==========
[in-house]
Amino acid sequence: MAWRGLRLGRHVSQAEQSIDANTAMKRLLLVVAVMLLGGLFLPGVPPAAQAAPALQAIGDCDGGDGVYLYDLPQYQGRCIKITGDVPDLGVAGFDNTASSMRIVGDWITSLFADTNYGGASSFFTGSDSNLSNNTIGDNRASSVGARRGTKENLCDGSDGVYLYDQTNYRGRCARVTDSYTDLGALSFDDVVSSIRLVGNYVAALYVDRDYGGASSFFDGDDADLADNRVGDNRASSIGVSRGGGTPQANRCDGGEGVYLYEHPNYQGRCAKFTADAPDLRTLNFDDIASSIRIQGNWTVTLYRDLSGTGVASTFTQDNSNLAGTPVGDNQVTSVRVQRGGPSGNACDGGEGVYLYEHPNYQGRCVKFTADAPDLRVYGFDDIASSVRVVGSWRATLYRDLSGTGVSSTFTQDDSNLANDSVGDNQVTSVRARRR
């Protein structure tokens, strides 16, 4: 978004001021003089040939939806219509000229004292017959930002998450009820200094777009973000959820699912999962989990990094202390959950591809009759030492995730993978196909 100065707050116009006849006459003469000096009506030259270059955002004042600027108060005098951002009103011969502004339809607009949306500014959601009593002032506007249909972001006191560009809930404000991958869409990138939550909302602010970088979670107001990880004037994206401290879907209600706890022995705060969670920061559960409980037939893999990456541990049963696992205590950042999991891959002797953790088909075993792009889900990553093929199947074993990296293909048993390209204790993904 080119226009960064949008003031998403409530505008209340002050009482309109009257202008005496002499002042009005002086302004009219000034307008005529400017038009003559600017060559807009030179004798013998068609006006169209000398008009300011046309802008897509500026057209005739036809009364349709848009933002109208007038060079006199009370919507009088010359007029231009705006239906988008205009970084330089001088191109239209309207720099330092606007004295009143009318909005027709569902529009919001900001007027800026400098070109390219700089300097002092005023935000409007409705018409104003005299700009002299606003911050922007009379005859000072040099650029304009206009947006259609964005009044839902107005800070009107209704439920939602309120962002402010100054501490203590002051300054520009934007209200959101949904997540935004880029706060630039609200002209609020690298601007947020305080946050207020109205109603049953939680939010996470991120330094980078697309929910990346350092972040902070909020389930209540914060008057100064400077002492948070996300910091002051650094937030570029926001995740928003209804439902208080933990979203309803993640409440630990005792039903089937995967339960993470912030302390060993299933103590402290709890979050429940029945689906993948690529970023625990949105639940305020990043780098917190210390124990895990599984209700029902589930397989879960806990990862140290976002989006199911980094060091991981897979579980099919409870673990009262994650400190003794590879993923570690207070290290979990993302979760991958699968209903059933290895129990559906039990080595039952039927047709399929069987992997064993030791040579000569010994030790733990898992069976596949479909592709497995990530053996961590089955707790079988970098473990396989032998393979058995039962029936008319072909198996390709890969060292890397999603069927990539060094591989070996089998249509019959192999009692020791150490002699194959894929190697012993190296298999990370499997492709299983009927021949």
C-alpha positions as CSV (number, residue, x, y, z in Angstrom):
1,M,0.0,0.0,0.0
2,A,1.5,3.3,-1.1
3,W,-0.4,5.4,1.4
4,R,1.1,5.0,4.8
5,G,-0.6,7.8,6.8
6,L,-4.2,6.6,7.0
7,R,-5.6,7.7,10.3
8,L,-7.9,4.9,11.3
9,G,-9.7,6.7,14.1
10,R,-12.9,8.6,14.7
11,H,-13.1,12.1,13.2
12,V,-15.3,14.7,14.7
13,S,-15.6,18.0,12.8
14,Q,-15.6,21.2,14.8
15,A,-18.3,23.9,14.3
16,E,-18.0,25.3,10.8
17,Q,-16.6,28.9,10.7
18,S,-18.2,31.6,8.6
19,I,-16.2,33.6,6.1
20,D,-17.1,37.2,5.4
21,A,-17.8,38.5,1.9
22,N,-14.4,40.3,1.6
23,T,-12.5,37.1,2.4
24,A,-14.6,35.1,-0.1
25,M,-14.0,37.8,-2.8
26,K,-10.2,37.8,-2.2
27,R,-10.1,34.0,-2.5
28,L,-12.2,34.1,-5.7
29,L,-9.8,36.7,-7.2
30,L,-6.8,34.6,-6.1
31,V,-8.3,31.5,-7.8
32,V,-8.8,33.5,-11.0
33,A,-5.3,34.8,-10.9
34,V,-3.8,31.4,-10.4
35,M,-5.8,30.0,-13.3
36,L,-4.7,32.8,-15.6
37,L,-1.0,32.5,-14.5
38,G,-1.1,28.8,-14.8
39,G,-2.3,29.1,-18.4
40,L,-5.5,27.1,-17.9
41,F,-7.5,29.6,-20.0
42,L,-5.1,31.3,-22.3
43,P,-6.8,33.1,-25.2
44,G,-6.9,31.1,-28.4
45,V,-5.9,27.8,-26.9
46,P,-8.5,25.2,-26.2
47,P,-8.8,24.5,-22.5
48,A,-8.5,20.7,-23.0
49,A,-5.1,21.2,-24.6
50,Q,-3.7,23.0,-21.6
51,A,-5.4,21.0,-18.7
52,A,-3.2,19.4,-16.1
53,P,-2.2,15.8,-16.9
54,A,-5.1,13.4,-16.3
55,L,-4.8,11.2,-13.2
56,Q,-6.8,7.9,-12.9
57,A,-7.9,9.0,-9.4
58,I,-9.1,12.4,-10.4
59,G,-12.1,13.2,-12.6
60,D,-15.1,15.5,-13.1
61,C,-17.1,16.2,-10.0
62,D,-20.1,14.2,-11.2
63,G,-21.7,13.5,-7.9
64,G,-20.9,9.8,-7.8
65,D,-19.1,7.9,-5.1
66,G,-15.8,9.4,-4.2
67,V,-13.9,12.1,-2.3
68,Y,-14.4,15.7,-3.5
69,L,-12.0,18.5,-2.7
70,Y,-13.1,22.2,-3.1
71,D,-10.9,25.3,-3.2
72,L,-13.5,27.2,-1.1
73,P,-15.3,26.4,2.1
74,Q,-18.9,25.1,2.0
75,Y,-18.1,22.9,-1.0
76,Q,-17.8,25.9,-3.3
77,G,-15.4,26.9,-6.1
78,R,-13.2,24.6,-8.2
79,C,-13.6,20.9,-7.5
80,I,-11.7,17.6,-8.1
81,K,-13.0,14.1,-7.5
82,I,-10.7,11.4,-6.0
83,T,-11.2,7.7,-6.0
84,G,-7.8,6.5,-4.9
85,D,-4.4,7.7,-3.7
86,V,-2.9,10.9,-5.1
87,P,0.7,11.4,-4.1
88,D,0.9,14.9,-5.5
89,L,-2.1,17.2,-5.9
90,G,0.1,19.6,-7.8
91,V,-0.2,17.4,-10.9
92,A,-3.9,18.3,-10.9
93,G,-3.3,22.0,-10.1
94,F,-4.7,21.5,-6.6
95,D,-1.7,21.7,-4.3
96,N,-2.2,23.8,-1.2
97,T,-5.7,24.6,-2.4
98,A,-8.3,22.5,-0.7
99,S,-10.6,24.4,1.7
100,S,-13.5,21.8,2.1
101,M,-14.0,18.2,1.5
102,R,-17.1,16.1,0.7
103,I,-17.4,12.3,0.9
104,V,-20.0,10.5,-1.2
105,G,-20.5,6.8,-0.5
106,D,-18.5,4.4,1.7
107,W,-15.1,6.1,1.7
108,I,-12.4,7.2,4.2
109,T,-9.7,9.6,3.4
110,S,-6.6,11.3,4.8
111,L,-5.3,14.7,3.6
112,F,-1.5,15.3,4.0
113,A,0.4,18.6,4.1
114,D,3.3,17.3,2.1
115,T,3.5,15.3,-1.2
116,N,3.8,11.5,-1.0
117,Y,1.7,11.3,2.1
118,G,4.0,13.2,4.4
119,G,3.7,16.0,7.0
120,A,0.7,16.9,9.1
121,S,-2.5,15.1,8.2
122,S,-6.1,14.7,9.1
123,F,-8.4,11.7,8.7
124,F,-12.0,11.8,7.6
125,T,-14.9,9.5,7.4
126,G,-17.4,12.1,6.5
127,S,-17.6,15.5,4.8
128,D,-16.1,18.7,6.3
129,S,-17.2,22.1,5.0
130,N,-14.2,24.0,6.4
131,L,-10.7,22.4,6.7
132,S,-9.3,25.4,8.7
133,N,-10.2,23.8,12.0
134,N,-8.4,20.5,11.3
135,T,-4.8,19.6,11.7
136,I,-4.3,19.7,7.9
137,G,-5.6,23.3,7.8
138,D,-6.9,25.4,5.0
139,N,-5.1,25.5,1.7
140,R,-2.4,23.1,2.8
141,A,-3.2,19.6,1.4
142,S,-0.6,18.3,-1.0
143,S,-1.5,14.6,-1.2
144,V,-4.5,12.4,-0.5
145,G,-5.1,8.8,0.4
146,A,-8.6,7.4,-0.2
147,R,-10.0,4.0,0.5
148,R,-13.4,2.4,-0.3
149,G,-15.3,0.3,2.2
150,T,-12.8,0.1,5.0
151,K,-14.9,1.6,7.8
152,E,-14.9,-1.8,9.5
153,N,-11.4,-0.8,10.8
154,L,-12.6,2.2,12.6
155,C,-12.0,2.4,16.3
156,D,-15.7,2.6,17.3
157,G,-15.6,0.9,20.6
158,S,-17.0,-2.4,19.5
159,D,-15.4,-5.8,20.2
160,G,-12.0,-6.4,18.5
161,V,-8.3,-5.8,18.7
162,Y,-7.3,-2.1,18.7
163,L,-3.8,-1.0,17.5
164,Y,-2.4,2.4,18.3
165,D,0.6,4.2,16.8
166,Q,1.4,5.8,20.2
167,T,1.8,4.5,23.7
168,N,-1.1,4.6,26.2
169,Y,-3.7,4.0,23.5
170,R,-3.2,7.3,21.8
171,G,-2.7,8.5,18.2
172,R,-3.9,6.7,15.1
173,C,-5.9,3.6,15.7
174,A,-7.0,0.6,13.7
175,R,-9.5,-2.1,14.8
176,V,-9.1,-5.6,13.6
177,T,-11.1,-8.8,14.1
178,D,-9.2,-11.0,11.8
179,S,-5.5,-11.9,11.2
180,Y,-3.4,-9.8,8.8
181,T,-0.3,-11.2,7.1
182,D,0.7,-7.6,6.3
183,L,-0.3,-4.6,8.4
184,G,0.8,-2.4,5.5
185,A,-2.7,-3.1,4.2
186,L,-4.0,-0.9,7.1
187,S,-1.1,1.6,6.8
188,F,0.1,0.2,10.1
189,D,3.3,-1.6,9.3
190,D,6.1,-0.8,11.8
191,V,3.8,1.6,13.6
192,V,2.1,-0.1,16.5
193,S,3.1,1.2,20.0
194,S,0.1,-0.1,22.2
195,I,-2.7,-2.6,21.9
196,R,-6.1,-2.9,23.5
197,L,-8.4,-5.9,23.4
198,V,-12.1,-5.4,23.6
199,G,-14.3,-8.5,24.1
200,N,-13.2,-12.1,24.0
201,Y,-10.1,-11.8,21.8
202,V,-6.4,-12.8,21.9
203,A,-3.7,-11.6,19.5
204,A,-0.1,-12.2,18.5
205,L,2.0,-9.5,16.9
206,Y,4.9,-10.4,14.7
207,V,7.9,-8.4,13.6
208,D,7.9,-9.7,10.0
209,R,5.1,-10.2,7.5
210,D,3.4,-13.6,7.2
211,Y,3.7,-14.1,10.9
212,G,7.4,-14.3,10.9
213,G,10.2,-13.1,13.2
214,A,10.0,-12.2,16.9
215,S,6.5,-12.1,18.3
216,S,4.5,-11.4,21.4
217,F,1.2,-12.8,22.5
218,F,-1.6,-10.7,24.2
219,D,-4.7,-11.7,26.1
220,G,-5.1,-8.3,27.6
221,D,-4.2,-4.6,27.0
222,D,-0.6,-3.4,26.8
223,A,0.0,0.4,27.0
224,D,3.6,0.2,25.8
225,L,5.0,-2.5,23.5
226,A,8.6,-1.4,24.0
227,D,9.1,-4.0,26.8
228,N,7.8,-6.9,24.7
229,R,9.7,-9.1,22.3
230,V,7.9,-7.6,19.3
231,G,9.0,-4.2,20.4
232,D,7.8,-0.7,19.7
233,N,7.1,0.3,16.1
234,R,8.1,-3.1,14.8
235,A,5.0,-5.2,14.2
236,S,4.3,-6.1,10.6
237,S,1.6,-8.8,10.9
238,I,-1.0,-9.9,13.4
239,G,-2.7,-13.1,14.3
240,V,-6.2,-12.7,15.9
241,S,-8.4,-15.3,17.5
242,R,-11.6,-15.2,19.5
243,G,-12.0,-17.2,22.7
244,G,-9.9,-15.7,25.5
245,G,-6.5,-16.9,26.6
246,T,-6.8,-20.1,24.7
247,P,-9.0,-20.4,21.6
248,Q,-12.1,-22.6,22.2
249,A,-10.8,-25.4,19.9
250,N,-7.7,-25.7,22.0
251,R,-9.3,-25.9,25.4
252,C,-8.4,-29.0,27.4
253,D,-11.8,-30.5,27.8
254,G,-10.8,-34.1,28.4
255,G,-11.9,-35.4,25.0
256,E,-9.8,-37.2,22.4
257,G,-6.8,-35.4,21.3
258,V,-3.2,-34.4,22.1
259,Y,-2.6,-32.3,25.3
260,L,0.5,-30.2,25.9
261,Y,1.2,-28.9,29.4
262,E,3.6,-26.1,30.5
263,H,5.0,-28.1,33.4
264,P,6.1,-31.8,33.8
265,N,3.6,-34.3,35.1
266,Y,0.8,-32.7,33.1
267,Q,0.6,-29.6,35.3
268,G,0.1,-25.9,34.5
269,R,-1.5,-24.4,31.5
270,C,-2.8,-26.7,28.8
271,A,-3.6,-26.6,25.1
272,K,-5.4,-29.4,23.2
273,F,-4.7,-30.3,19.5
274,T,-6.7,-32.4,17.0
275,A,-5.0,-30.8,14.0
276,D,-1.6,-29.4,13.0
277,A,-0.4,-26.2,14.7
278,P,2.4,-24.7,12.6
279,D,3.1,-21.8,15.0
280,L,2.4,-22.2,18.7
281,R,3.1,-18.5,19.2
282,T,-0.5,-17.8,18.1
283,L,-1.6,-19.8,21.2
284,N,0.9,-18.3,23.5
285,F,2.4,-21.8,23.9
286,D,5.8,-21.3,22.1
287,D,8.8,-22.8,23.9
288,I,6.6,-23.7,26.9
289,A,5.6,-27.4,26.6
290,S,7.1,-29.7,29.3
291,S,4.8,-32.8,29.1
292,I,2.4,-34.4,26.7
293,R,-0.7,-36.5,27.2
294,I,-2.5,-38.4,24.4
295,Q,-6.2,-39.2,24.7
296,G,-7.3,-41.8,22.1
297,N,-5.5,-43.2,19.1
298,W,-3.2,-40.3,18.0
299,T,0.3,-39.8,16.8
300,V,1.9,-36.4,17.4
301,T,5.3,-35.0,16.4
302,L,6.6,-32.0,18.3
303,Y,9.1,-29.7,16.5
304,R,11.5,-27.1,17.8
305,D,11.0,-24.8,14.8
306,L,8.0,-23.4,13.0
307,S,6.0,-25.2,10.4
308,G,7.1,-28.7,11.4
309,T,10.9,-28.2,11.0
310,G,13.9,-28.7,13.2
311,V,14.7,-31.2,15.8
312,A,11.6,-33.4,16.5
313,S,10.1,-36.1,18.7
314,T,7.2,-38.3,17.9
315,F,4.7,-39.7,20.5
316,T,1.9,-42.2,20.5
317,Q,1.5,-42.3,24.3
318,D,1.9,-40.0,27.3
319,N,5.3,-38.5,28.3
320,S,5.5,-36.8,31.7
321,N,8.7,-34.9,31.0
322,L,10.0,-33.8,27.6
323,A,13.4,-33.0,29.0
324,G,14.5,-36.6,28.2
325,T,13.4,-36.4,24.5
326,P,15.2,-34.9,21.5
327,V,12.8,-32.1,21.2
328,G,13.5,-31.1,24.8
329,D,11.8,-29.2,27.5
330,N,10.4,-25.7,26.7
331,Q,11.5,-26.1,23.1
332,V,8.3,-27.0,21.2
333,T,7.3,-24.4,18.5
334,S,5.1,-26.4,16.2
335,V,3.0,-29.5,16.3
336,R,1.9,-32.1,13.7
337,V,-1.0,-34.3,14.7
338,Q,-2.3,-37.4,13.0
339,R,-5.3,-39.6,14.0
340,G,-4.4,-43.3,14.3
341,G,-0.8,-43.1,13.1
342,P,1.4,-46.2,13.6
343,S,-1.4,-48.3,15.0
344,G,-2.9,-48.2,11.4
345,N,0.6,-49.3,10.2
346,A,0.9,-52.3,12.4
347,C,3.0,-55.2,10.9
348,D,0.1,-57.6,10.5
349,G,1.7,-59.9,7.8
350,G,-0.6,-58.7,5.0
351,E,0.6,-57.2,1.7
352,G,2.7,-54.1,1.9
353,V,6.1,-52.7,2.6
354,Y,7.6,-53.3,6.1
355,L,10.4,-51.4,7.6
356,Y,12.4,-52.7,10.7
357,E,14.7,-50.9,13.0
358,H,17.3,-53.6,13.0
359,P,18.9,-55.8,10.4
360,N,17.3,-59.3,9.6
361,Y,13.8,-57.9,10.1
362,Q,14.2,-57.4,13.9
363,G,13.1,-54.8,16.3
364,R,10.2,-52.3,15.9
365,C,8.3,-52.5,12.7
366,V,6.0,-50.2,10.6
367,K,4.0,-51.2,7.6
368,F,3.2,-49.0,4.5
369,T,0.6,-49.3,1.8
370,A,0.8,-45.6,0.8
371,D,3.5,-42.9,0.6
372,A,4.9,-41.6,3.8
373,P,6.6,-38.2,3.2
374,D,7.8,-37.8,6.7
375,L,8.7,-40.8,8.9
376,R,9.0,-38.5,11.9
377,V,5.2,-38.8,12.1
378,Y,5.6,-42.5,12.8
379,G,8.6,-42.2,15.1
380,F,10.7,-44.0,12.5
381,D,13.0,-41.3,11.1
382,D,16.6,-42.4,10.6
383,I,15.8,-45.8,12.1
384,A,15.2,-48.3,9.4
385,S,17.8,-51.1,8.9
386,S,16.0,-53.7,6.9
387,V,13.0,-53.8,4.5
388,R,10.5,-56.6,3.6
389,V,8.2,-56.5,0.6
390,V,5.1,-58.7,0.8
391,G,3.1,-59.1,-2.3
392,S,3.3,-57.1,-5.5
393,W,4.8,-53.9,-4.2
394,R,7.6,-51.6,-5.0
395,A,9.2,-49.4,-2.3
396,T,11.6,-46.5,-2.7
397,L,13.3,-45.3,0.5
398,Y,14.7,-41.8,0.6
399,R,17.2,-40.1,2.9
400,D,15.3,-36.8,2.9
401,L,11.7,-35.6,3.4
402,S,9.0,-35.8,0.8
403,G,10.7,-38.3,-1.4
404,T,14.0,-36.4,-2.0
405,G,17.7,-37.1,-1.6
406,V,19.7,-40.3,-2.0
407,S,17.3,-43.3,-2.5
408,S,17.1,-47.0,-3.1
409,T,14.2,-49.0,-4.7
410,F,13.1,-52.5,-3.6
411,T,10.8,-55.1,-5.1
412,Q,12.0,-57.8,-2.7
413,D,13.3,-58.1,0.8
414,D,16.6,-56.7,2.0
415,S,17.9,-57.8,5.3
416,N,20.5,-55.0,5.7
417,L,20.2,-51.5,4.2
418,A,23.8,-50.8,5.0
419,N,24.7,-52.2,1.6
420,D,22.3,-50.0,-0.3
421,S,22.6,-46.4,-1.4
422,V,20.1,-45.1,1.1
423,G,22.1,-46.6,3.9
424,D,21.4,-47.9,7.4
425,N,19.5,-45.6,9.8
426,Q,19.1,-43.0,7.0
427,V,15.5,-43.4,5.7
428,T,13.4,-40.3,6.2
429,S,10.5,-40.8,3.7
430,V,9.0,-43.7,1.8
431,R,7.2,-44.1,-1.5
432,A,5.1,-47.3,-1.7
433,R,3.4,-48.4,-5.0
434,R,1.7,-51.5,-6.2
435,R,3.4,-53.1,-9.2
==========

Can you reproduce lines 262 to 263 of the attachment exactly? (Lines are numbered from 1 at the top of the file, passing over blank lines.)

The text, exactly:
258,V,-3.2,-34.4,22.1
259,Y,-2.6,-32.3,25.3